Umberto Eco, “Foucault’s Pendulum” – An amazing story, on multiple levels, proving the monumental culture and subtilty of the author – something you would expect from one of the best specialists in semiotics. Also serves as a cure for all conspiracy theorists. Beware, needs careful and multiple reading to understand the whole picture. (I still name my computer Abulafia whenever I can choose…)

Herman Hesse, “The Glass Bead Game” – Hesse was a master storyteller. His stories seem so simple, yet underneath the simplicity you find a subtle analysis of the human spirit. It’s hard to choose one of his stories as the best, but “The Glass Bead Game” is the one I’ve read first. Try anything by him, you will end up by reading all that he wrote – that’s what I did.

Oscar Wilde, “The Picture of Dorian Gray” – Oscar Wilde arguably wrote some of the most sparkling conversations ever. His dialogs are witty, funny, ironic, serious and invite to reflection. “The Picture of Dorian Gray” is filled with such lines, combined with a story about the corruption of the human soul. All in all, it’s a masterpiece that opens new horizons for the reader.

J. R. R. Tolkien, “The Lord of The Rings”Tolkien worked on his imaginary world for 40 years. It includes different races, each having their own correct language (Tolkien was specialized in languages), legends, poetry and stories. The “Lord of the Rings” novel is only a small part of the complex world he designed, but it’s a universe in its own right. Each character speaks differently and changes subtly over time. The story develops in a perfect rhythm, keeping readers close and wanting more. Many parts of the world are left for the reader’s imagination, which makes it even more appealing. Tolkien wrote this book in an academic style, asking for reviews and feedback from peers, and stopped when each of them said that the story is great except for one part – which was a different one for each of them. It was clear at that point that he created the best story he could. We will not see a similar work soon, so enjoy it.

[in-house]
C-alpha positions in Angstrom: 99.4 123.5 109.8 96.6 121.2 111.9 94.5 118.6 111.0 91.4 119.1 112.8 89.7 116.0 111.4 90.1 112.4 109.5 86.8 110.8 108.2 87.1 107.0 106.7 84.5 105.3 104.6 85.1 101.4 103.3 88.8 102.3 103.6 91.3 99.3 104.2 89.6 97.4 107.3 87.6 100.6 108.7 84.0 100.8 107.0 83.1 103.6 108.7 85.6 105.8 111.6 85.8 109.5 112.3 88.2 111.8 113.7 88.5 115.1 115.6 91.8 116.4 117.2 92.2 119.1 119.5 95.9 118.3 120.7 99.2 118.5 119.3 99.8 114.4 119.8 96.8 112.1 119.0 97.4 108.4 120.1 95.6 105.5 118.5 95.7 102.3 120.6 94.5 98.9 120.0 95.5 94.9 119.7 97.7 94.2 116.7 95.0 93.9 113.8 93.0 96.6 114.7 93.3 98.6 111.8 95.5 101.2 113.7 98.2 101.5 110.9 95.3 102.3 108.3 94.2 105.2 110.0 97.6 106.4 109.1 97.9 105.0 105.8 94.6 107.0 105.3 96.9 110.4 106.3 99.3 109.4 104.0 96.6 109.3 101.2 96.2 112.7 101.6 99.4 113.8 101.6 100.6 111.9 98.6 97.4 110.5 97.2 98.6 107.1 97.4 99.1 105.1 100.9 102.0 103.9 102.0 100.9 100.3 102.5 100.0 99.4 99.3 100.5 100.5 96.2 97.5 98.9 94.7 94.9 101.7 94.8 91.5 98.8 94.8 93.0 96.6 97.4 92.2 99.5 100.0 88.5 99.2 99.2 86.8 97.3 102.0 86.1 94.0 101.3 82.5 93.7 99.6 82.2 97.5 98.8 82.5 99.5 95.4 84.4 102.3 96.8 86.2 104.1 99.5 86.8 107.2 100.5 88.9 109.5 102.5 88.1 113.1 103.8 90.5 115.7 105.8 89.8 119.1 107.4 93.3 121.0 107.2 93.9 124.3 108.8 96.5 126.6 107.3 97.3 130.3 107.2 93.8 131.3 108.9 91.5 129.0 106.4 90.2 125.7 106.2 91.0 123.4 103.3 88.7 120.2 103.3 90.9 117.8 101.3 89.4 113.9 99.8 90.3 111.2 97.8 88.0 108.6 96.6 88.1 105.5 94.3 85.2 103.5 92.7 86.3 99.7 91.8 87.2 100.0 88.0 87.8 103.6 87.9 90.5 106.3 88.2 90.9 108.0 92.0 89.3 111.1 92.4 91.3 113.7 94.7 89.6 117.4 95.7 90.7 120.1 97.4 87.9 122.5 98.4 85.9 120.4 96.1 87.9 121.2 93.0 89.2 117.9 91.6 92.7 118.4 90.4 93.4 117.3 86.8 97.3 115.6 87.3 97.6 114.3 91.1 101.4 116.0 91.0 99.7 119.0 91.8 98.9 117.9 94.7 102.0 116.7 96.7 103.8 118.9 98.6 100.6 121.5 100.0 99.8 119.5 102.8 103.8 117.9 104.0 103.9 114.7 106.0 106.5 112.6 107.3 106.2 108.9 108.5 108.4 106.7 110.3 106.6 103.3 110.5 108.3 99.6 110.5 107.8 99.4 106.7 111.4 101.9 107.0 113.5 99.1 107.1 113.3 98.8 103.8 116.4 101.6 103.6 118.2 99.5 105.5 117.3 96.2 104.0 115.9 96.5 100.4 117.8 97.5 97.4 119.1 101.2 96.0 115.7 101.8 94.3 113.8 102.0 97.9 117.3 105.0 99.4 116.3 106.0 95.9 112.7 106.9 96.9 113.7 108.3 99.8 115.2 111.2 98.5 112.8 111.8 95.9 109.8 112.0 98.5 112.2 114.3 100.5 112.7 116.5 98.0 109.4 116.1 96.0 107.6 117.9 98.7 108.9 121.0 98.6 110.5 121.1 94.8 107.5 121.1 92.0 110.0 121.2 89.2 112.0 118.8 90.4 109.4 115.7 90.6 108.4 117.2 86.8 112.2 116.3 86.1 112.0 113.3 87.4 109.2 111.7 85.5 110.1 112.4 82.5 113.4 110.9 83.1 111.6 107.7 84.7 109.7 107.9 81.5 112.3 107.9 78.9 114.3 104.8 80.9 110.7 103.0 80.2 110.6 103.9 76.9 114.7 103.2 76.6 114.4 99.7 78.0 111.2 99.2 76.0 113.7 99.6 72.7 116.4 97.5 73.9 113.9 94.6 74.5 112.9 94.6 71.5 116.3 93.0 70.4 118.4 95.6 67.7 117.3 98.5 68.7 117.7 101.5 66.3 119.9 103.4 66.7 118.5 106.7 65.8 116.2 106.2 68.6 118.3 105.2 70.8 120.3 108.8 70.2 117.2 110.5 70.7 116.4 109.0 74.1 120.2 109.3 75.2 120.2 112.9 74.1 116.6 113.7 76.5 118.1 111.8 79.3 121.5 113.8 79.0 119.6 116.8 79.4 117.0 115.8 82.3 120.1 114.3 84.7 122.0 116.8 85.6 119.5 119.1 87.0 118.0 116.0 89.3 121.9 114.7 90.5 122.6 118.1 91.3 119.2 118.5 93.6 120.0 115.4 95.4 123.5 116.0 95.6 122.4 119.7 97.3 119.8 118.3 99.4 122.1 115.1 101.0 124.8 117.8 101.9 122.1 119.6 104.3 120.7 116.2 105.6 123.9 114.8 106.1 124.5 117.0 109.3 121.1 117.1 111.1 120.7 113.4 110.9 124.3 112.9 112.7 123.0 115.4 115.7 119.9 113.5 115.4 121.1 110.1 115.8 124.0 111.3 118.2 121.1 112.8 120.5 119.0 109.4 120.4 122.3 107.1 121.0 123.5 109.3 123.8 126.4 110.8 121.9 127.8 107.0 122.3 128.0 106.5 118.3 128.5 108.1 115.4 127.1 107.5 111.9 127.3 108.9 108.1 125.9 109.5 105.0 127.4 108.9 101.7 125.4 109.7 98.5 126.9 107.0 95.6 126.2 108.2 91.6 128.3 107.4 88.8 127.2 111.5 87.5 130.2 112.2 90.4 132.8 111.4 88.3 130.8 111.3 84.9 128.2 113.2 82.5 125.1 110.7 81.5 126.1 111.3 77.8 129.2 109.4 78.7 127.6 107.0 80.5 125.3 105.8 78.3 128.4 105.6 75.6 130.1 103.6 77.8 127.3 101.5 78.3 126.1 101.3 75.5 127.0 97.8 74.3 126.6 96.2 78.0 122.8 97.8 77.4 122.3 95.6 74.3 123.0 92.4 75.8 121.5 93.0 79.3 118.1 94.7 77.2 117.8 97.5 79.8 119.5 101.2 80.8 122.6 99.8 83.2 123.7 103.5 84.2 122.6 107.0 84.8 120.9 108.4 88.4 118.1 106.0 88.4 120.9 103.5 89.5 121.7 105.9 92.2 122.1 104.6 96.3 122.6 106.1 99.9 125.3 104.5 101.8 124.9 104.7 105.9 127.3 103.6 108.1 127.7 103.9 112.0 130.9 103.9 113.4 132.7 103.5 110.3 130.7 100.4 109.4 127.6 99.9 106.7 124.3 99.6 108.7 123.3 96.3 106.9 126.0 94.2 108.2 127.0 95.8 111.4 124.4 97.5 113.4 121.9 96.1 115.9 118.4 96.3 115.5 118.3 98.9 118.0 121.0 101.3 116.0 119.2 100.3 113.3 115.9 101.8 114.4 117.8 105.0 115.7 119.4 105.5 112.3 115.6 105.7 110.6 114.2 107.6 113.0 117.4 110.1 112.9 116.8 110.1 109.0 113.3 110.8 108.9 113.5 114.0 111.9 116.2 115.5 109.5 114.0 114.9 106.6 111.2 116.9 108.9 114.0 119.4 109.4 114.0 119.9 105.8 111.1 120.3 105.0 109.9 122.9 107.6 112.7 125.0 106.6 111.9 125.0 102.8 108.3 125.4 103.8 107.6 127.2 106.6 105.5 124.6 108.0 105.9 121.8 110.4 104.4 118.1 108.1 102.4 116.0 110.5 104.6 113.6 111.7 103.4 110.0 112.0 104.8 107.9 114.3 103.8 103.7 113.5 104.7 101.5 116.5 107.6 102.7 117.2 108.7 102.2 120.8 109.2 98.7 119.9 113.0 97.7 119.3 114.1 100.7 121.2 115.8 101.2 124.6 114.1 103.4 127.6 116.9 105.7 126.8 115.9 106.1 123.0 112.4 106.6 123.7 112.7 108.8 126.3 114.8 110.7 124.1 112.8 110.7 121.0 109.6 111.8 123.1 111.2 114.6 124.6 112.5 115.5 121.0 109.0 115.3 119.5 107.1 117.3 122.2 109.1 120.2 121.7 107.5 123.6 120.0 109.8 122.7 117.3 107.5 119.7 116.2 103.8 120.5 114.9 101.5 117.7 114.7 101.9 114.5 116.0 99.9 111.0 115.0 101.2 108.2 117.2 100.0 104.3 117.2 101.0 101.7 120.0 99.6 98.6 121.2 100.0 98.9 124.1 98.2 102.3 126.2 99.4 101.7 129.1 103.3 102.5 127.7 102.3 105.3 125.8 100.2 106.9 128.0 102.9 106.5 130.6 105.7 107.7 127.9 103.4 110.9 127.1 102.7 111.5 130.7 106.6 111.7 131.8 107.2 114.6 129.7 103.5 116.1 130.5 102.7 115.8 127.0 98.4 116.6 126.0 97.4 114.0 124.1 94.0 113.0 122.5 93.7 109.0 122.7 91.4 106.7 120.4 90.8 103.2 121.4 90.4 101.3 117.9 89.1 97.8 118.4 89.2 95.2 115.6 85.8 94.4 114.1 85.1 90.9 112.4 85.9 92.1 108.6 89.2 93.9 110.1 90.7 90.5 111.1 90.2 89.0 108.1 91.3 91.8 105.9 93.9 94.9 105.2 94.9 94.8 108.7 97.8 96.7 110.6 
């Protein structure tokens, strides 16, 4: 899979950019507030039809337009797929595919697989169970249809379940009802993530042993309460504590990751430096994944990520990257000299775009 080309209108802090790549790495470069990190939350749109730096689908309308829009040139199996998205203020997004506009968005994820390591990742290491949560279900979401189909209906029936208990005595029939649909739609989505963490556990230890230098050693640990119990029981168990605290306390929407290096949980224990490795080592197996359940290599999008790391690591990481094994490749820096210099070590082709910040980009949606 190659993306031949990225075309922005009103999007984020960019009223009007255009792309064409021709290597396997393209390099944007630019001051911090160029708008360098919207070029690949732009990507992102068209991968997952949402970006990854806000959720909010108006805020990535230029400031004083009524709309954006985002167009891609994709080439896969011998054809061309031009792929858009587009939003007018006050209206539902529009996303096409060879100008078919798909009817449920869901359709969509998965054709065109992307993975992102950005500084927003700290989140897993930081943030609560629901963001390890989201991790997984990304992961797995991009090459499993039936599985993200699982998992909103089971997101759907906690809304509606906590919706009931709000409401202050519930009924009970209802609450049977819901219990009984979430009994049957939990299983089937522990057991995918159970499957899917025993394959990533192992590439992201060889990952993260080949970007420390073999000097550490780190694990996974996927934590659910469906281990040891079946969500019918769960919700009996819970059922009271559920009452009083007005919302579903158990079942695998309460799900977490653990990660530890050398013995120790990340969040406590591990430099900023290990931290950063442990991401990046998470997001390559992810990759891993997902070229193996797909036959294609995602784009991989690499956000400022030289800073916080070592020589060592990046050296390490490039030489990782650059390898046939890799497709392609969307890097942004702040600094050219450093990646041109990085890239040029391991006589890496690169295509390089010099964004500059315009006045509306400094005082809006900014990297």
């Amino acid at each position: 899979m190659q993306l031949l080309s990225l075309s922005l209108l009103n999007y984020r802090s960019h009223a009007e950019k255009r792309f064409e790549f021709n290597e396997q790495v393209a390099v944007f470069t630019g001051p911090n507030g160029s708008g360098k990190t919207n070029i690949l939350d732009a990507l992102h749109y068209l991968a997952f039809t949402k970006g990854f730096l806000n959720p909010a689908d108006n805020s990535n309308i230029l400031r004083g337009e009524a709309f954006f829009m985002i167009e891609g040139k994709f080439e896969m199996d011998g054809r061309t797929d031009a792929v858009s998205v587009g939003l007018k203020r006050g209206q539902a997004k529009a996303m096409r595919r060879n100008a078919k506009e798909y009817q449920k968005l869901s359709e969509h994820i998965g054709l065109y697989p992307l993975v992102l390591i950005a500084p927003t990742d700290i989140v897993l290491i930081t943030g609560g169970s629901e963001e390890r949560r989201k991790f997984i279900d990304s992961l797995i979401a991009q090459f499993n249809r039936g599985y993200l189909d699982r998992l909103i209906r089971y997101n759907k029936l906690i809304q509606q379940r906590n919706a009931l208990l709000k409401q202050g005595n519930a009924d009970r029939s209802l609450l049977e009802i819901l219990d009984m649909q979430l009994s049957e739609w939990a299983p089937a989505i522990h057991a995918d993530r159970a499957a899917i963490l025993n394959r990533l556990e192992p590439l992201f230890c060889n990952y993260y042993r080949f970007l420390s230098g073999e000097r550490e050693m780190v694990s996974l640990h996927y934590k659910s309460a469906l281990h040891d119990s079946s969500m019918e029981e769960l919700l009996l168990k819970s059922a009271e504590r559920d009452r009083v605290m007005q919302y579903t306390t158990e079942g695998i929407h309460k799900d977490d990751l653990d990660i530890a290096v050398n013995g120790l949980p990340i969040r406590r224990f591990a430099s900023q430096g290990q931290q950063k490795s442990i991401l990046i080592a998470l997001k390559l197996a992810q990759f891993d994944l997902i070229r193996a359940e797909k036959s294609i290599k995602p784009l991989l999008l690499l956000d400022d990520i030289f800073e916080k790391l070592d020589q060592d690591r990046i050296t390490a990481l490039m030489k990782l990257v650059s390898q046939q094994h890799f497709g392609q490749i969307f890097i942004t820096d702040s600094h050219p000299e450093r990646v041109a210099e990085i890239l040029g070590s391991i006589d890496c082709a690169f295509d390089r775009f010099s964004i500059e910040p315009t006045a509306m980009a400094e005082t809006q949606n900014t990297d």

Frank Herbert, “Dune” – When I read “Dune” I was completely fascinated. The book is overwhelming; it describes a future world very different from what we know, it has strong characters and the narration is constructed by seeing what each of them thinks. The book is filled so much with religious, philosophical and ecological references that it can also serve as an introduction to each of these. The reader needs to make efforts to understand what’s happening, yet it is so well written that you cannot leave it until you’ve read it. I love it also because it’s the perfect example of Science Fiction written with style – something that we so rarely see.

Douglas Adams, “The Hitchhiker’s Guide to the Galaxy” – I love British humour. I love Science Fiction. This is the best mix ever between the two. Everything about it is absurd. First, the book contradicts itself. Second, the book is not exactly the same as the radio show and not exactly the same as the movie. To complicate things even more, there are more versions of the book that are slightly different from one another. Oh, and did I mention that it’s a trilogy in five volumes? It is probably the only comical book that starts with the destruction of the Earth, insults everyone by stating that Earth’s population was formed of useless people who got there by mistake and ends with the destruction of the Earth. However, it is hilarious, preposterous, absurd and has one very serious theme: the Universe is much more complex than we could ever imagine. How about this for a serious introspection?